Our supporter Alison shares her experience working with politicians in the Scottish Parliament and telling them what it is like living with secondary breast cancer.

Wednesday 17 April 2019      Volunteers blog Policy and campaigns blog
Alison and Annie Wells

Alison (left) and Annie Wells MSP

I’m Alison and I live in Edinburgh. I’ve been involved with Breast Cancer Now since the beginning of 2017 and was involved in their ‘Unlock Kadcyla’ and ‘Perjeta Now’ campaigns.

A few months ago, Ashleigh, the Policy and Campaigns Manager in Scotland, asked me if I’d like to come along and meet with politicians to help raise awareness of breast cancer.

To be honest I felt a bit sceptical about how genuinely interested they would be. Surely they must be bombarded with stories from the public all the time? Why would they possibly be interested in my story? And would they remember me within 5 minutes of the meeting when they move on to their next cause?

However, I’m one that never hesitates to push on an open door and was curious to know if my perceptions were unfounded. I reminded myself that if you don’t ask the answer will always be no... so I had absolutely nothing to lose! 

My first visit to the Scottish Parliament 

My first meeting was with Annie Wells, MSP for Greater Glasgow and Clyde. Her office is a very informal space and her pin board reflects causes close to her heart. She was very down to earth and instantly put me at ease. There were no airs and graces and we got down to saying it as it is. We talked about the importance of early diagnosis and how to encourage women to attend screening appointments and waiting times in her constituency. And something that’s close to my heart: access to medicines.
Annie was kind enough to take the time to give Ashleigh and I a tour of the parliament and I presided over the debating chamber long enough to get my photo taken. I reckon I could body double for the First Minister with my recently dyed red hair... well from a distance maybe?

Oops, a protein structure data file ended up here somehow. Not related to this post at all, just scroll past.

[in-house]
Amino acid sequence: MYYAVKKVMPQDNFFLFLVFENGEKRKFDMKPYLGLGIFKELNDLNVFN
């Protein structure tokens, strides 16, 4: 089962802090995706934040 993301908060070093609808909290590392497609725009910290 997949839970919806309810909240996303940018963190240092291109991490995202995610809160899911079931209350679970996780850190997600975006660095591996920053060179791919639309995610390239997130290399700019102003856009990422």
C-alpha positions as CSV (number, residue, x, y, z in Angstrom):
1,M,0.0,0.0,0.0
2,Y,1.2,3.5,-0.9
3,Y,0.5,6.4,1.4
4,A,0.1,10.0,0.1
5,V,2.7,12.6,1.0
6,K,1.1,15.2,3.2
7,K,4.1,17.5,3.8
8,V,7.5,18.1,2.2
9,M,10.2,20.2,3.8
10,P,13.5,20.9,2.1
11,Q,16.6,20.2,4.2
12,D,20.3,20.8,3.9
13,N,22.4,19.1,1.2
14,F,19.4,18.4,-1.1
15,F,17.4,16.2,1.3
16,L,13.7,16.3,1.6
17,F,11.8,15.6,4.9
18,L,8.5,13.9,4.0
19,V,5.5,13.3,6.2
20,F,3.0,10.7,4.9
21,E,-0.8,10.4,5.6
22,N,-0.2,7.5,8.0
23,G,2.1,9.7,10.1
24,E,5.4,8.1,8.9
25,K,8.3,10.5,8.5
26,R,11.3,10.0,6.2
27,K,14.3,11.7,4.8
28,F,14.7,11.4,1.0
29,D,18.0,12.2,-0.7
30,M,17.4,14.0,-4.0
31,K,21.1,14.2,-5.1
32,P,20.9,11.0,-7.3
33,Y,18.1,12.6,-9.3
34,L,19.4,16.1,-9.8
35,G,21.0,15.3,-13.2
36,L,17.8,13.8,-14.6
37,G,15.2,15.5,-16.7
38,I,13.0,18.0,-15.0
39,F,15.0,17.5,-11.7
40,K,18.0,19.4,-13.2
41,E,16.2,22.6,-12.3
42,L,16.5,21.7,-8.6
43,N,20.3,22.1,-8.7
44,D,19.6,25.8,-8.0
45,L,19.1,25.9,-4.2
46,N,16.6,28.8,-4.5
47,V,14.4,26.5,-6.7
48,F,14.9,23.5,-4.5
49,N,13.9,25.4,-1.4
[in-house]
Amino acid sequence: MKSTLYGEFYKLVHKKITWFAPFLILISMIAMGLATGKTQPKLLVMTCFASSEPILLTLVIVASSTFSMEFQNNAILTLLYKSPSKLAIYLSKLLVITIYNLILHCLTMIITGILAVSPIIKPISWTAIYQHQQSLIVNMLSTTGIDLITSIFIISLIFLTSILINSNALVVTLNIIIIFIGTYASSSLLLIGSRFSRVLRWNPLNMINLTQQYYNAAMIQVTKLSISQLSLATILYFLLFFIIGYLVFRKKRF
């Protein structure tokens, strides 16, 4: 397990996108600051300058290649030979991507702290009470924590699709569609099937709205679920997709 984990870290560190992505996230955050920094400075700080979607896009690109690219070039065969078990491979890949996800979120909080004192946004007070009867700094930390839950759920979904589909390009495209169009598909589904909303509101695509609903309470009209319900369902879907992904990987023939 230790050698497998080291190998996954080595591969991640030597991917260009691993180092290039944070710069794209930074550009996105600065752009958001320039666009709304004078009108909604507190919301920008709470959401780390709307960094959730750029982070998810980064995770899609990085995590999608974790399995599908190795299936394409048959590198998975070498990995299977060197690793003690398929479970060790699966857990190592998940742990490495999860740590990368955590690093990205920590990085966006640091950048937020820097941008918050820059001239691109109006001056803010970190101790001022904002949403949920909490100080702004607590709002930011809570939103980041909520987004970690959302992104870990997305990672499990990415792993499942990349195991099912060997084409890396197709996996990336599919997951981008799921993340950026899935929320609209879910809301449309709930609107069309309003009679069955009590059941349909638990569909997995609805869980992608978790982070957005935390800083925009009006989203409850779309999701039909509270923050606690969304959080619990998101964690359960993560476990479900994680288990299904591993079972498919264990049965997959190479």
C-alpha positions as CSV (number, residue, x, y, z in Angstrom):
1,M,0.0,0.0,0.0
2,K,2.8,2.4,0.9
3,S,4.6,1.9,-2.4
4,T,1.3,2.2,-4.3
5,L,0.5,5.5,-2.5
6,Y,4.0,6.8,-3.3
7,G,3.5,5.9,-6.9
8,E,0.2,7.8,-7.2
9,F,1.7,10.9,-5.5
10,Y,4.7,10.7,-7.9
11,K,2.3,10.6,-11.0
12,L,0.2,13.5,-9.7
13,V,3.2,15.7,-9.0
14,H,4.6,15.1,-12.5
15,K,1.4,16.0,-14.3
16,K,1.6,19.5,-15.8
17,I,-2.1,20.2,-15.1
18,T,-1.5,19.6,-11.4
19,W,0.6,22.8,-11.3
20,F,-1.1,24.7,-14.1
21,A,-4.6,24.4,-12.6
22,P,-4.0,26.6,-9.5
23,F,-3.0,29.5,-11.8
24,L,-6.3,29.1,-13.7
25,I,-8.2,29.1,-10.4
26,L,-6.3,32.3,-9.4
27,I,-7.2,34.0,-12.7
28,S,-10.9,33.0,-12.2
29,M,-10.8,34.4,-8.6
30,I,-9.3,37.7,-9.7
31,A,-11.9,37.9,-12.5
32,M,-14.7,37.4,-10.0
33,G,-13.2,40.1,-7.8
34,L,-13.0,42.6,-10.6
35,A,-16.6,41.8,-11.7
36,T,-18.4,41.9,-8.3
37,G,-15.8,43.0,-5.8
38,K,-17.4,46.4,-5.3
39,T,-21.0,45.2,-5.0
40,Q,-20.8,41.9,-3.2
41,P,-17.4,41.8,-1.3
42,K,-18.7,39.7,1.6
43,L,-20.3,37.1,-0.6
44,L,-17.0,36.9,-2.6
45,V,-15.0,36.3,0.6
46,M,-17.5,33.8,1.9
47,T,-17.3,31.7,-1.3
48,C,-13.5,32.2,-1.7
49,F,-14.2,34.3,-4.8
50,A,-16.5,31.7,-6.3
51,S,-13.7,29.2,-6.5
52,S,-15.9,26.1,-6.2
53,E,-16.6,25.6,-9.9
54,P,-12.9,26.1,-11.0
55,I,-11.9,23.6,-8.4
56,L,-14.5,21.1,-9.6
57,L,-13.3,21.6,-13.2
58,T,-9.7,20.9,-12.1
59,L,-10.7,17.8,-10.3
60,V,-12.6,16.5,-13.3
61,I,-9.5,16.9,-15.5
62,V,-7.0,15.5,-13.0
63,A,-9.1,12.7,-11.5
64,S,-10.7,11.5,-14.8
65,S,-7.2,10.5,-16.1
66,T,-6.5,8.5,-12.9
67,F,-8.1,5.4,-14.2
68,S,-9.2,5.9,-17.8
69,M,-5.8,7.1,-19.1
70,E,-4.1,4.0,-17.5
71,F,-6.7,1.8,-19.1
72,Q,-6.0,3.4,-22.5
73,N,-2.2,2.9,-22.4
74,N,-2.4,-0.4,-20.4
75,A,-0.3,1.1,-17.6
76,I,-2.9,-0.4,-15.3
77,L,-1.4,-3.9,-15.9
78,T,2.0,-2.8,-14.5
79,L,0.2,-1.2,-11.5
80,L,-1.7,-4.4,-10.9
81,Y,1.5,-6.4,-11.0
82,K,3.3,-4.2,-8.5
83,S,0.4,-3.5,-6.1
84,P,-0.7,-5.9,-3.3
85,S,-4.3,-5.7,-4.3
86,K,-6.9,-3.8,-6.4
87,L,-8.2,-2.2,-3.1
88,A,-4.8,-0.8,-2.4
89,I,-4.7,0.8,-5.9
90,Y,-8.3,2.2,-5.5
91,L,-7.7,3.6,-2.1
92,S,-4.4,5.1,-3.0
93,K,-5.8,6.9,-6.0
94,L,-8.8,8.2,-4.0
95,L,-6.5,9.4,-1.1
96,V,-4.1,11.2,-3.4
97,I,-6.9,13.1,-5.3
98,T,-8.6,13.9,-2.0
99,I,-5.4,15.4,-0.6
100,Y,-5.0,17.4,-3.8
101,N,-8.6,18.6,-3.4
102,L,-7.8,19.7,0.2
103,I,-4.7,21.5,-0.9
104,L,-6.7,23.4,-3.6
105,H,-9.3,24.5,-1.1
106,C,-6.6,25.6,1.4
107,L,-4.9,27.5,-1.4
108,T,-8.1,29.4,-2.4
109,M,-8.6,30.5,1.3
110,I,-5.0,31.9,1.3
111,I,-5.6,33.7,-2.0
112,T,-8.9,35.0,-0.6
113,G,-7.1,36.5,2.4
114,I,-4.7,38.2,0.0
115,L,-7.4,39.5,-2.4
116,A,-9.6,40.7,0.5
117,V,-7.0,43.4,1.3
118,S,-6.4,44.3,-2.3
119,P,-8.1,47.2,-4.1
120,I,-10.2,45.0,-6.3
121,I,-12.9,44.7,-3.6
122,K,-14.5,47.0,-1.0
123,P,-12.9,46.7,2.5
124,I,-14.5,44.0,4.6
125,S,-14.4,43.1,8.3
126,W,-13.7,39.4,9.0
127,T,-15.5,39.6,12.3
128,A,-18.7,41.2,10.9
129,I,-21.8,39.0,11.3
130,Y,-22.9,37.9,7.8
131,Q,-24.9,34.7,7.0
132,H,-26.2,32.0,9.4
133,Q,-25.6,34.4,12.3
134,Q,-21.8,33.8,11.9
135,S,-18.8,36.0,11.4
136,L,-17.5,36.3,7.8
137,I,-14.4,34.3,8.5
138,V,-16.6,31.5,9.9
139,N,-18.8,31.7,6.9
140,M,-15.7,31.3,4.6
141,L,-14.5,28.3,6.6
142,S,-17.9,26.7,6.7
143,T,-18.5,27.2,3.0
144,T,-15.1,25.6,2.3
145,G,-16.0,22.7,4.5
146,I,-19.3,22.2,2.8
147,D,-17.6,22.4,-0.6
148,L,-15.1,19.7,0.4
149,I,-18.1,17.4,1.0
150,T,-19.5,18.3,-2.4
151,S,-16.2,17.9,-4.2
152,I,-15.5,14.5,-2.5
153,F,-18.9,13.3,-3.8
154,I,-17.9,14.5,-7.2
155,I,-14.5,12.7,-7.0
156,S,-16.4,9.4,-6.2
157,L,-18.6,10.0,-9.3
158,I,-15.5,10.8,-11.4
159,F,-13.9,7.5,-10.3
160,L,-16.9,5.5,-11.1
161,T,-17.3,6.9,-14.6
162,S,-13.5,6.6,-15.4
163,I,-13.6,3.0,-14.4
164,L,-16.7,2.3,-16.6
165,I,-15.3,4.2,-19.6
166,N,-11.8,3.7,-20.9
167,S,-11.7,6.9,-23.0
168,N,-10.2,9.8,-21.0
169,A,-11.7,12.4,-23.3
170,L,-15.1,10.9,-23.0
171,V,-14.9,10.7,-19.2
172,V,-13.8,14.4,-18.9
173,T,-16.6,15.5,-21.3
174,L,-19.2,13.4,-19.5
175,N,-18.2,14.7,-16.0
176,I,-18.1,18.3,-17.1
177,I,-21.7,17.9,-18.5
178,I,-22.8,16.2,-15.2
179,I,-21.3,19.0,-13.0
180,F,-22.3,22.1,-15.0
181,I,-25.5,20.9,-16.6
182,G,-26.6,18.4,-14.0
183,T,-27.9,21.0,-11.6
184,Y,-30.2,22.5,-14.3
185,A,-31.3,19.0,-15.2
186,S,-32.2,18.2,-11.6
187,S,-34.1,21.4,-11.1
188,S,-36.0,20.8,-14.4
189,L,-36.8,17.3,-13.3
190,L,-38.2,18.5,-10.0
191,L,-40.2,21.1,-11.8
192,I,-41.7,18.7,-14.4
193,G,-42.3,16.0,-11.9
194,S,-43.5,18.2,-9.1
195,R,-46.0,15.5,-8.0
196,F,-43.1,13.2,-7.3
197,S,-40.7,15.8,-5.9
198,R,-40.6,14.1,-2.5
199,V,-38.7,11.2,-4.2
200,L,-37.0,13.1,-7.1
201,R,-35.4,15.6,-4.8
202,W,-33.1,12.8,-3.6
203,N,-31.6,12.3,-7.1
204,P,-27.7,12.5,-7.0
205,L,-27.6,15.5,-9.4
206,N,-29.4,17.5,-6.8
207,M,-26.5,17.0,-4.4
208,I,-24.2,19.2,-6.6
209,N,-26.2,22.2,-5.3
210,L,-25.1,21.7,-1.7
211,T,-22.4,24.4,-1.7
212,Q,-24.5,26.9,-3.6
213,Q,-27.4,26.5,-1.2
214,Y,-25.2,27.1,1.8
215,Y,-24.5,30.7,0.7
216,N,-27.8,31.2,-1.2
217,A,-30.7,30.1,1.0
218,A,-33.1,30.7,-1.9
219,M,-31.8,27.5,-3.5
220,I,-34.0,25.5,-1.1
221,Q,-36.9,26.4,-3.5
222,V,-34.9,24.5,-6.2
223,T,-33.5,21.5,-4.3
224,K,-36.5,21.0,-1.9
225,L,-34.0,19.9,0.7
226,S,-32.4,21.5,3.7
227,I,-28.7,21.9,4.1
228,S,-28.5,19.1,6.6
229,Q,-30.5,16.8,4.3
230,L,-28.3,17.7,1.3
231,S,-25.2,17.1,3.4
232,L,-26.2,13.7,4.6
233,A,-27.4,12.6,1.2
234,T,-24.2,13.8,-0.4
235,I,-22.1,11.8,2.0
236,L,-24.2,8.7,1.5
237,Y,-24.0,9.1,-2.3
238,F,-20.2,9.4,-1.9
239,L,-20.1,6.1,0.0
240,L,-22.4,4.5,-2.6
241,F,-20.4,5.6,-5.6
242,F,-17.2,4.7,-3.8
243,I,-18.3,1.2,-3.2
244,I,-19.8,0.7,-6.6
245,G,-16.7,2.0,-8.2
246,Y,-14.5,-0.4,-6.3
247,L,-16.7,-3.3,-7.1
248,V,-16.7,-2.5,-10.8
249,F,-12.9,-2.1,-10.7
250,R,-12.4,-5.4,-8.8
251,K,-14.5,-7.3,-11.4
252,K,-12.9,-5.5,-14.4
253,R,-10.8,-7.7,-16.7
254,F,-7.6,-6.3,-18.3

Annie shook my hand and thanked me for sharing my story with her, adding that I’d been an inspiration to her. I hear this a lot from people so I asked her what I’d inspired her to do... she looked a little surprised but promised to follow up on our discussion.

Becoming a regular in Scottish Parliament 

Since my meeting back in January with Annie Wells at the Scottish Parliament I’ve kind of got the bug for meeting with any Member of the Scottish Parliament that will listen to me. Thankfully having Ashleigh from BCN in tow helps keep me on the straight and narrow. Ashleigh helps give the meetings a focus and uses the opportunity to share some information on how their individual constituency is performing in line with crucial NHS breast cancer measures.

Alison in Scottish Parliament
 Miles Briggs MSP was especially passionate to hear about my story and openly shared his own personal experiences with me. We hijacked Ashleigh’s agenda for a fair part of the hour as we share stories about breast cancer and I’m hoping that building a relationship with someone as influential as Miles will help issues like access to medicines and clinical trials stay on the Scottish Parliament’s agenda.

We also met with Lewis Macdonald MSP, the Convenor of the Scottish Parliament’s Health and Sports Labour Committee, along with other politicians who sit on the Committee. We had the opportunity to remind the attendees about following up on the Montgomery Review recommendations. It’s exciting to hear their commitment to continue to close these actions down.

Looking to the future 

There’s talk of establishing a cross-party roundtable to look at secondary breast cancer with representation from Make 2nds Count. Joining forces is something I’m very excited about and getting support to help with our specific challenges such as accessing trials, patient databases and increasing funding.
I’m encouraged with the positive reception I’ve had from all the politicians I’ve met so far. They’re really not such a scary bunch and I remind myself that they’re there to hear from people like me!

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